Beauty, Dysmorphism, Love and NOT "Settling for Good Enough"

I have finally found some time to read a variety of posts from fellow bloggers, and through three different posts, something strikes me. First, was at Little Big Wolf's Daily Plate of Crazy who writes about a new book by Lori Gottlieb, Marry Him: The Case for Settling for Mr. Good Enough. She is irked by the title, by the idea that women are being told to "Settle" for something that is not excellent, or perfect, but "good enough." Along a similar vein, a friend, Shafeen, in his blog ~synthesis~ discusses the idea of barriers in schools, whereby we, as a society are setting the bar too low in schools, thus ensuring the failure of our kids. In an opposing view, Dad's House praises the book, saying the book will help women consider more carefully their real requirements in a partner. Over at Better Now, Kristin writes about being criticized for trying to be healthy, for being tall and skinny, for having (and writing about) her hot boyfriend. She is accused of being dysmorphic and self conscious for simply learning to be at one with herself, for raising the bar for herself. And finally my friend Lindsay at Dispatches on Writing, Art, Music discusses the meaning of beauty with relation to teaching a Rilke poem. When she asks one of her students what they think the meaning of beauty is, one whispers "that I'm ugly." She writes, "Beauty reminds us of our inadequacies, of our mortality, of our limits. Beauty tells us of our short-comings, but also of what is possible."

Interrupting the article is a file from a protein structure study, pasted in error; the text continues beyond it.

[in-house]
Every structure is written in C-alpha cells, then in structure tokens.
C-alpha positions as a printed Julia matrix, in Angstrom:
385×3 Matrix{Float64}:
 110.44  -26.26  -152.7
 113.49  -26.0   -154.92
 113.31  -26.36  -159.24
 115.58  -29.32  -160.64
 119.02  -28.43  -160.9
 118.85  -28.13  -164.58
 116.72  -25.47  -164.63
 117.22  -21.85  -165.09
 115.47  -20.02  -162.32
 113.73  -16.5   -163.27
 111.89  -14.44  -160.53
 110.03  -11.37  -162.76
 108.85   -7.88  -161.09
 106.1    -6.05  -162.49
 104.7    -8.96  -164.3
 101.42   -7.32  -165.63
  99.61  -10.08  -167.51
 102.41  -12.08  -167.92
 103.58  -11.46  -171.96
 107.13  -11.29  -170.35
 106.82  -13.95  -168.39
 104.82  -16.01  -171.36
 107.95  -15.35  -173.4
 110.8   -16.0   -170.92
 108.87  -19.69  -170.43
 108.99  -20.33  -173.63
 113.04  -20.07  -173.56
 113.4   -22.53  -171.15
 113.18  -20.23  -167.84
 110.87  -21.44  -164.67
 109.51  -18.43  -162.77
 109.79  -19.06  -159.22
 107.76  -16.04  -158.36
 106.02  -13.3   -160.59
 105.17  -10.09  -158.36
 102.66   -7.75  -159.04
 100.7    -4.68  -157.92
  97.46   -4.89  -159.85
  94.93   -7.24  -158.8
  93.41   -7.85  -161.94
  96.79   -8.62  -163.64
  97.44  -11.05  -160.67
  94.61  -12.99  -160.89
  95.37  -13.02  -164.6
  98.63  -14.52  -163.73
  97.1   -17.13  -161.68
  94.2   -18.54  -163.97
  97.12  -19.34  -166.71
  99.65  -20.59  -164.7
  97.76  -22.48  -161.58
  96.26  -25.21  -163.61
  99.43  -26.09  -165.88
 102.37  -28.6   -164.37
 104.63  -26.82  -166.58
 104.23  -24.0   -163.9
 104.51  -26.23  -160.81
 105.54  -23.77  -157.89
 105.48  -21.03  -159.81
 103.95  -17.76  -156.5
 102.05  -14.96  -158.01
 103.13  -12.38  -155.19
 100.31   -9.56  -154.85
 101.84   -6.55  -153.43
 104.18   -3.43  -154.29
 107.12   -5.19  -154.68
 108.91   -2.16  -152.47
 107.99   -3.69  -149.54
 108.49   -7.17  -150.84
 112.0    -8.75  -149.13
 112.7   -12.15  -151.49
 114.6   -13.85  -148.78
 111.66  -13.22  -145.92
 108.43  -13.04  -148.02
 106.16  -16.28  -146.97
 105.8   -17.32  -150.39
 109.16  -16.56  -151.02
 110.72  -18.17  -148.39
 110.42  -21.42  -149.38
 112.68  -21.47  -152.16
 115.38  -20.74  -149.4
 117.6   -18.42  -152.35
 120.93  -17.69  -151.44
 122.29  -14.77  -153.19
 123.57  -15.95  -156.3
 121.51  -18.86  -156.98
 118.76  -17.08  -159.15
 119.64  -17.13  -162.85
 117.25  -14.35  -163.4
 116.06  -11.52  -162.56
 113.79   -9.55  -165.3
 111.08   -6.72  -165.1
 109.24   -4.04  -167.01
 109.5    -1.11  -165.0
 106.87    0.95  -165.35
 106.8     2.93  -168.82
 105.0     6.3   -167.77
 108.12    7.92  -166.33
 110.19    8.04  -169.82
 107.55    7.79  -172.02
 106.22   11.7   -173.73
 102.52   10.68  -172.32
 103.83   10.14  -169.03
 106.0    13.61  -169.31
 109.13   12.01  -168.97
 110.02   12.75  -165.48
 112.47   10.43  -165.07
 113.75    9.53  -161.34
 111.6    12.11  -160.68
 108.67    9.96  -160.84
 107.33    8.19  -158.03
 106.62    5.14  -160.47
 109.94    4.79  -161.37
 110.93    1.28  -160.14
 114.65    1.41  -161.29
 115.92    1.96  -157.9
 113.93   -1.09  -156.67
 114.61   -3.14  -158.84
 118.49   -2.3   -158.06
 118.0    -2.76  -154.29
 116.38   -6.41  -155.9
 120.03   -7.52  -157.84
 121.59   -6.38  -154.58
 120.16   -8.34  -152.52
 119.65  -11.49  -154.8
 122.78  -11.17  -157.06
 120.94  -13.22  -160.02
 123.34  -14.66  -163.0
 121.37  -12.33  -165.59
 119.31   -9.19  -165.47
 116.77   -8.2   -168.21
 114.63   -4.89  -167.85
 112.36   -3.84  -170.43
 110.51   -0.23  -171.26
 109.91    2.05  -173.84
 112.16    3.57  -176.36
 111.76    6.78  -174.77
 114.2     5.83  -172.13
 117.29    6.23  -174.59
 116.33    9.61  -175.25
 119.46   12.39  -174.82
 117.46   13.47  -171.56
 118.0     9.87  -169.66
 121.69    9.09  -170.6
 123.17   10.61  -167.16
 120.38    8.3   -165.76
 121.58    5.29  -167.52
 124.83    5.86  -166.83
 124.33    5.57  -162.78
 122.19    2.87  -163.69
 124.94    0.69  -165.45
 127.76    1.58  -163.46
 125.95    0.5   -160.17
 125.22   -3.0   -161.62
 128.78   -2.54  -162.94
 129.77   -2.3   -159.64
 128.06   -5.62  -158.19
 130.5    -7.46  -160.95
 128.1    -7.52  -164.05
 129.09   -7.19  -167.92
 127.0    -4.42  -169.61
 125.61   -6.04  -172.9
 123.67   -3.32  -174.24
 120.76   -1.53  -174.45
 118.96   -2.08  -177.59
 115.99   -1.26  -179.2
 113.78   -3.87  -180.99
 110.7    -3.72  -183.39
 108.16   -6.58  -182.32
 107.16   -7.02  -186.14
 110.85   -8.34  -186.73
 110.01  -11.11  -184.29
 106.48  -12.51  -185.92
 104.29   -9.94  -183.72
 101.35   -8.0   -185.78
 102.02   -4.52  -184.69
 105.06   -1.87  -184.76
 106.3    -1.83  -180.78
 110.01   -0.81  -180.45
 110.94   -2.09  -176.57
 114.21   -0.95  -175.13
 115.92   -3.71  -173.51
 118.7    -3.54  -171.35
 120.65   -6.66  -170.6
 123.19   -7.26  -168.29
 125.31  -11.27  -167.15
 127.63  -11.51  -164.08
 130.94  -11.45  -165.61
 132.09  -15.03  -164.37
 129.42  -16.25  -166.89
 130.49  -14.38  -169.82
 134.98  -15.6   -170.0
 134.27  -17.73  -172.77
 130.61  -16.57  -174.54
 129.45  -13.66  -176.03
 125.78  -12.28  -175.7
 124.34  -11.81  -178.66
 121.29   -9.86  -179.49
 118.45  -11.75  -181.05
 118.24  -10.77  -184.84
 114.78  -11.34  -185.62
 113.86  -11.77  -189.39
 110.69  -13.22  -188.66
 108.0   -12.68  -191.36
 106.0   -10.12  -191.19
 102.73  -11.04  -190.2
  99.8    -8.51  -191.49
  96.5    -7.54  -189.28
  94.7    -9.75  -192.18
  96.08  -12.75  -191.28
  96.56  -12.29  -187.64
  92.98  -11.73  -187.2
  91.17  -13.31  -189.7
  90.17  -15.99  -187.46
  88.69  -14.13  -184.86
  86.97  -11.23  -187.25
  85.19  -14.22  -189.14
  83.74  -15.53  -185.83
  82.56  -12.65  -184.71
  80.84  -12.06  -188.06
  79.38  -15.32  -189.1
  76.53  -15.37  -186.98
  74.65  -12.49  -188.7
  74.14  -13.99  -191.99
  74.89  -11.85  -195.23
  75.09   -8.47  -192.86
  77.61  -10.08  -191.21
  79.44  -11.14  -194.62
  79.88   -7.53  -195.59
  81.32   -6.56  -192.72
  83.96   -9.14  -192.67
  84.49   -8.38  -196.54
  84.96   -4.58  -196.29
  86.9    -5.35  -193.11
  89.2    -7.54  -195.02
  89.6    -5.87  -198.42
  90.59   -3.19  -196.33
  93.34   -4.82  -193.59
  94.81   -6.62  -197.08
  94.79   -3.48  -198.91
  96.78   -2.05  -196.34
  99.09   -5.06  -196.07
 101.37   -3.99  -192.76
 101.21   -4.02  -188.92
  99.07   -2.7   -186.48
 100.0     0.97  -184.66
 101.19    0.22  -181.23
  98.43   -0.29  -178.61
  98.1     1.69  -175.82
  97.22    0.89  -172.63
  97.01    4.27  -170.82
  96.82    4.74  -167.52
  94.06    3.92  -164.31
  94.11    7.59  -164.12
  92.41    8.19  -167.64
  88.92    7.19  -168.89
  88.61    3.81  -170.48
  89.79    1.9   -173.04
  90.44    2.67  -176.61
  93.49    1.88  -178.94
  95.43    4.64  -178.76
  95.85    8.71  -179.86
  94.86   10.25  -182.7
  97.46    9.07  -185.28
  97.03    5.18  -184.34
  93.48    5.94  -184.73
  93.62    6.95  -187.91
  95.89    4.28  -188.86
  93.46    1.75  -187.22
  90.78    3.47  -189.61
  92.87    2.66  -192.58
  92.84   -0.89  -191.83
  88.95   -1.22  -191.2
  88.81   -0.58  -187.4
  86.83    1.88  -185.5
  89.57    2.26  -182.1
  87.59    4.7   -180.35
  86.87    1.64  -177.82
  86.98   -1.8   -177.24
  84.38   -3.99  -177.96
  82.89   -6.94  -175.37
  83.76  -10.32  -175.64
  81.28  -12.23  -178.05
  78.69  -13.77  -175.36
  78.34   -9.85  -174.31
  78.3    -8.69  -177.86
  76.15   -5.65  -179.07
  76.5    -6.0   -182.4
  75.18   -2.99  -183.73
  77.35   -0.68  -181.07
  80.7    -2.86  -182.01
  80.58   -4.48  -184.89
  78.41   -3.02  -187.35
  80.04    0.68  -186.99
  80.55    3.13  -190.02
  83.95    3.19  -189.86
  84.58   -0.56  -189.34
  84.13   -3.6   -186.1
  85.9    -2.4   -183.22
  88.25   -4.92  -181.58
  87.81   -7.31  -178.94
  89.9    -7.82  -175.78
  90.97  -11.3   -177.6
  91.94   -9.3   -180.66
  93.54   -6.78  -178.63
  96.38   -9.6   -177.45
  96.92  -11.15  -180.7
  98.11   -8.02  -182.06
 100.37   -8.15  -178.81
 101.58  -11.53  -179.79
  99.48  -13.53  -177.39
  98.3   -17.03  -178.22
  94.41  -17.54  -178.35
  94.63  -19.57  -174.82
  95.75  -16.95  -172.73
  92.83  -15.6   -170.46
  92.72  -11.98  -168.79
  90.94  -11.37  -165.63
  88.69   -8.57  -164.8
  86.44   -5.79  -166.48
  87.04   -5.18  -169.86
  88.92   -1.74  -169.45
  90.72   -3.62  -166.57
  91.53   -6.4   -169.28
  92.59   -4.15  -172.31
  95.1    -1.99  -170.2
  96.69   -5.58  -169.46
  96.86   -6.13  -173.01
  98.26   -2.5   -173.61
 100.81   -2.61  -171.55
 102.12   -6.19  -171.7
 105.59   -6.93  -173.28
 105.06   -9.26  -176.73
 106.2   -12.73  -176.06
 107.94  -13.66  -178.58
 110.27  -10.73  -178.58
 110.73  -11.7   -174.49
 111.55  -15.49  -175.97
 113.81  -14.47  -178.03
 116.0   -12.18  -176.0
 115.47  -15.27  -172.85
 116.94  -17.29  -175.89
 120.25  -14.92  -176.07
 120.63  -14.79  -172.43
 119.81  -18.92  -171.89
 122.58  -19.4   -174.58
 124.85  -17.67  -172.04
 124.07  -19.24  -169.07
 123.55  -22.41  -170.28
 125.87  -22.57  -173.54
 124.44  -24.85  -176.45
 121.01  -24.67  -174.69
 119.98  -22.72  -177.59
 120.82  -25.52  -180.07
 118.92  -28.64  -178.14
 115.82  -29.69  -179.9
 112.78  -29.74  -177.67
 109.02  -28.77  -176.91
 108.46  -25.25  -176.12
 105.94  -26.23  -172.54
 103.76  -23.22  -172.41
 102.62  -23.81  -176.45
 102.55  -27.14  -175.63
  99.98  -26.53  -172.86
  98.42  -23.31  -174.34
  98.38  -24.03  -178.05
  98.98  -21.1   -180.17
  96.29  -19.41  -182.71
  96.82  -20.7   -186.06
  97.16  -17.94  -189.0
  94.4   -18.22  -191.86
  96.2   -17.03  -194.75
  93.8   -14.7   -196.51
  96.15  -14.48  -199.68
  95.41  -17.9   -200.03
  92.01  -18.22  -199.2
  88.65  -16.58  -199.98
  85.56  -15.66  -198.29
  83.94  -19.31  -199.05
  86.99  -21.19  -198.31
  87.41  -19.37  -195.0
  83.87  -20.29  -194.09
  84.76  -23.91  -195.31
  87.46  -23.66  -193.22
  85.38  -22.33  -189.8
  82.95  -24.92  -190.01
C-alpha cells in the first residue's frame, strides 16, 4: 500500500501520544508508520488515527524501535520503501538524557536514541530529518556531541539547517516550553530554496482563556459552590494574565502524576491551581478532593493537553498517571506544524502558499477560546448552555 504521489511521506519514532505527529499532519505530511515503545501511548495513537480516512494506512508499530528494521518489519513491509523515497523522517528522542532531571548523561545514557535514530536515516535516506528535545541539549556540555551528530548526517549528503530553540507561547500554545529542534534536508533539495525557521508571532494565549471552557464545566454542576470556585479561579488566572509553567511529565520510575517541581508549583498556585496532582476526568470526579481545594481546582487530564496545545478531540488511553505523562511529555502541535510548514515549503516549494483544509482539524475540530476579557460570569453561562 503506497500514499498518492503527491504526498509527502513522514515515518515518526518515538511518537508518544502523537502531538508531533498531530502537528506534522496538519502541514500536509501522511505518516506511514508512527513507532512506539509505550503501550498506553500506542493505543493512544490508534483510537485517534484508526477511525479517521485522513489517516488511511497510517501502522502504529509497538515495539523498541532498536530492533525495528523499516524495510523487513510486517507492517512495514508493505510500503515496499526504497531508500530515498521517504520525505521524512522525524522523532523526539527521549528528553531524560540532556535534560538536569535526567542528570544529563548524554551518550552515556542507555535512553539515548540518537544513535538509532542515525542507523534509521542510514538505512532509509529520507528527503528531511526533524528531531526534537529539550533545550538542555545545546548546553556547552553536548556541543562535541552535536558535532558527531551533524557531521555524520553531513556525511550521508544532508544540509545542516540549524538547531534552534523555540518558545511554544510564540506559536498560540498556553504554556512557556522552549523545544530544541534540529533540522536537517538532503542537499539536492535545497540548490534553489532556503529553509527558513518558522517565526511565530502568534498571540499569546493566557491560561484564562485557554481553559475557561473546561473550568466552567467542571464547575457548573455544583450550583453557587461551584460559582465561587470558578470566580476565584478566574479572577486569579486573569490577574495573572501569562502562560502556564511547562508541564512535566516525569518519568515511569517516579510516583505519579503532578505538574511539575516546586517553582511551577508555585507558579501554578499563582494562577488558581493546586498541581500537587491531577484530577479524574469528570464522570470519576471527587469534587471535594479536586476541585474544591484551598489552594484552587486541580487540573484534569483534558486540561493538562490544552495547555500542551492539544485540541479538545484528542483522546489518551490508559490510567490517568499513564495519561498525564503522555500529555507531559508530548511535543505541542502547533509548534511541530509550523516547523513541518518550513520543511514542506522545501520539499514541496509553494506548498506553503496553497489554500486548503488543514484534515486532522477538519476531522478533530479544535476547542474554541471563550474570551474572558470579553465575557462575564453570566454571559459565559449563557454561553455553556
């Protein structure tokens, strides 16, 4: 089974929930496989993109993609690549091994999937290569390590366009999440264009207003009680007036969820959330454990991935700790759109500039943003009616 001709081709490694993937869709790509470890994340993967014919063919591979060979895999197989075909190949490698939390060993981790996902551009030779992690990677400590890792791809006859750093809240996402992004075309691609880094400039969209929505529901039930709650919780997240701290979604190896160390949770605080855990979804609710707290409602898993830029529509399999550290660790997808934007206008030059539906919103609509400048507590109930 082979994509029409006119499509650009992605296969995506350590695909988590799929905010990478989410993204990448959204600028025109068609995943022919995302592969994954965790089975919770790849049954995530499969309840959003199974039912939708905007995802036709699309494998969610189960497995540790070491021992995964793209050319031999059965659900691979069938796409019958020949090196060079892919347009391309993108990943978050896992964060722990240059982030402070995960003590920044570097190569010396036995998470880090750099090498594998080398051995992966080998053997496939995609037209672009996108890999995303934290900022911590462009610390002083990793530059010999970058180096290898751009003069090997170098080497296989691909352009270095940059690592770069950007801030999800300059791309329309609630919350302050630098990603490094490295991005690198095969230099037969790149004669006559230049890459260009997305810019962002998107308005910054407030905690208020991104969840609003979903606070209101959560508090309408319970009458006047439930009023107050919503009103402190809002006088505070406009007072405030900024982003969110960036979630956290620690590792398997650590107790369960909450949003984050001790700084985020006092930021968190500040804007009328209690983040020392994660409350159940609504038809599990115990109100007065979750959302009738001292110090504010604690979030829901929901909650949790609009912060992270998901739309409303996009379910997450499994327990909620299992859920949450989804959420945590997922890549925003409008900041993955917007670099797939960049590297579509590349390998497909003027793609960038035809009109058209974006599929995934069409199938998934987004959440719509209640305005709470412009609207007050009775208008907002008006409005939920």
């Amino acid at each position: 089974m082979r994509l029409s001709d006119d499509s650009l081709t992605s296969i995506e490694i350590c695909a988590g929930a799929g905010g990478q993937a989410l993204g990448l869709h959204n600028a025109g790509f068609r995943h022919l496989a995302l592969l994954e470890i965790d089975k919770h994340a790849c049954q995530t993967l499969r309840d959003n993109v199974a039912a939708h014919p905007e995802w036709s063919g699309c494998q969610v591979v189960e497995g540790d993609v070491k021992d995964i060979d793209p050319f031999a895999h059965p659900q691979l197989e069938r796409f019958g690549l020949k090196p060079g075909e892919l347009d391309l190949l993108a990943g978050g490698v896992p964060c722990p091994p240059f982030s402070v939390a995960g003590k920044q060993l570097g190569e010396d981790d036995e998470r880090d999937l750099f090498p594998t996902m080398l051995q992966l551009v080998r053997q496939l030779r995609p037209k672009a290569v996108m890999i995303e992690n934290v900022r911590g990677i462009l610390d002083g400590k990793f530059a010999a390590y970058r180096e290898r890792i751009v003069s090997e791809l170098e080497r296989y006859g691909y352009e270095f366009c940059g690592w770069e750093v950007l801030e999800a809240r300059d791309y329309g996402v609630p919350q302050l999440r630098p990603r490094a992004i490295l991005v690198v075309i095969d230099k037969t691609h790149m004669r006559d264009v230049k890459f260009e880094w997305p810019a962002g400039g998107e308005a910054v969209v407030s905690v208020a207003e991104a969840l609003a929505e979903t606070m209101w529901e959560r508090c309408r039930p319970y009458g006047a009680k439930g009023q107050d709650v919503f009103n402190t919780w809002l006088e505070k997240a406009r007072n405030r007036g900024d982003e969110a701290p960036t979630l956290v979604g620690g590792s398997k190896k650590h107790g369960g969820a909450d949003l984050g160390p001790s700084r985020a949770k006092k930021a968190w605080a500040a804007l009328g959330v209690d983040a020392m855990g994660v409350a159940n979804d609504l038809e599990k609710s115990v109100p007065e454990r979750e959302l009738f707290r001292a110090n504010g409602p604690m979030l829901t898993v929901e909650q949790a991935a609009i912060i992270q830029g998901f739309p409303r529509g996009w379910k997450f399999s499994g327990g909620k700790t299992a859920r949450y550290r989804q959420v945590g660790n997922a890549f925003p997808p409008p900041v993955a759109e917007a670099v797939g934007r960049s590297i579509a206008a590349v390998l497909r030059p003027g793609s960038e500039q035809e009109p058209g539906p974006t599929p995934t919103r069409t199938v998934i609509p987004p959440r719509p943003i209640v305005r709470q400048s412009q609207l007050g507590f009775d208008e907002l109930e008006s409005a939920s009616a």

Lately I have been aware of my own indifference to beauty. At risk of being accused of being dysmorphic like Kristin, here is the truth: when people tell me I am beautiful and I don't see it. When I look in the mirror I see eyes, nose, mouth, hair, but I fail to see whatever it was that lead them to that conclusion.  I suppose when I see beauty in someone, it is not about the components, its about the overall effect. A gesture, a twinkle in someone's eye, the way a certain light plays in someone's hair. I might find beauty in a hand (as I did Arron's), but it has more to do with what the hand can do, its touch against mine. These are things one rarely sees in a mirror.

Lindsay writes in her post: "Love, like Beauty, is supposed to take you somewhere. It has the possibility (the promise?) of taking you closer to yourself, closer to God, closer to life, to Spirit, to Mystery. No matter what you are loving... The lover, takes you, “in the gathering out-leap” beyond who you were, so that you can be at one with yourself, with the world."

Tall order.

I don't know what is in the book, though clearly the author believes that women are setting the bar too high, thus not achieving their unrealistic goals. We expect love to take us beyond who we are. But isn't that always the challenge? I don't think I am willing to "settle" in any aspect of my life. I guess I will have to read the book to be convinced otherwise.